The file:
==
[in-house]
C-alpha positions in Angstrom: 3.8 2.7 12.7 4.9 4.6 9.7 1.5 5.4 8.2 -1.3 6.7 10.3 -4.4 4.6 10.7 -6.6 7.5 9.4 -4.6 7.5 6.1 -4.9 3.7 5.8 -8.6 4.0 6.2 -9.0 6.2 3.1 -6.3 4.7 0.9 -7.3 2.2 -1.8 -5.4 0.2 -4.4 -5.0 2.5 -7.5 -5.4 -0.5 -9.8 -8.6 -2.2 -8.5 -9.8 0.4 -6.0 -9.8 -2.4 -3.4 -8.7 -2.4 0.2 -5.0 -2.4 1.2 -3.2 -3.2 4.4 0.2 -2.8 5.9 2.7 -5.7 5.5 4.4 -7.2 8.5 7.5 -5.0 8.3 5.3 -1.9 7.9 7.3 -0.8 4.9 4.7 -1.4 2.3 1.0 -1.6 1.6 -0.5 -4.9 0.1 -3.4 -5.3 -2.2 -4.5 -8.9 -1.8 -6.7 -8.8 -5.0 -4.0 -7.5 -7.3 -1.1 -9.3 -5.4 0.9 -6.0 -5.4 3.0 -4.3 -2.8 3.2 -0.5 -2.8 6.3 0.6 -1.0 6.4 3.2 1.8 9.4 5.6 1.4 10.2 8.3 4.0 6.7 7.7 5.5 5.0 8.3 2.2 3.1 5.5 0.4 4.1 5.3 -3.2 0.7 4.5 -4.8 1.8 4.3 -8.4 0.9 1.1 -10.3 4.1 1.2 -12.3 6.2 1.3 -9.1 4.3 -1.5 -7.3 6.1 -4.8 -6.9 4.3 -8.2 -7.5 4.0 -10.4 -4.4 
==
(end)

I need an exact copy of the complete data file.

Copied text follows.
[in-house]
C-alpha positions in Angstrom: 3.8 2.7 12.7 4.9 4.6 9.7 1.5 5.4 8.2 -1.3 6.7 10.3 -4.4 4.6 10.7 -6.6 7.5 9.4 -4.6 7.5 6.1 -4.9 3.7 5.8 -8.6 4.0 6.2 -9.0 6.2 3.1 -6.3 4.7 0.9 -7.3 2.2 -1.8 -5.4 0.2 -4.4 -5.0 2.5 -7.5 -5.4 -0.5 -9.8 -8.6 -2.2 -8.5 -9.8 0.4 -6.0 -9.8 -2.4 -3.4 -8.7 -2.4 0.2 -5.0 -2.4 1.2 -3.2 -3.2 4.4 0.2 -2.8 5.9 2.7 -5.7 5.5 4.4 -7.2 8.5 7.5 -5.0 8.3 5.3 -1.9 7.9 7.3 -0.8 4.9 4.7 -1.4 2.3 1.0 -1.6 1.6 -0.5 -4.9 0.1 -3.4 -5.3 -2.2 -4.5 -8.9 -1.8 -6.7 -8.8 -5.0 -4.0 -7.5 -7.3 -1.1 -9.3 -5.4 0.9 -6.0 -5.4 3.0 -4.3 -2.8 3.2 -0.5 -2.8 6.3 0.6 -1.0 6.4 3.2 1.8 9.4 5.6 1.4 10.2 8.3 4.0 6.7 7.7 5.5 5.0 8.3 2.2 3.1 5.5 0.4 4.1 5.3 -3.2 0.7 4.5 -4.8 1.8 4.3 -8.4 0.9 1.1 -10.3 4.1 1.2 -12.3 6.2 1.3 -9.1 4.3 -1.5 -7.3 6.1 -4.8 -6.9 4.3 -8.2 -7.5 4.0 -10.4 -4.4 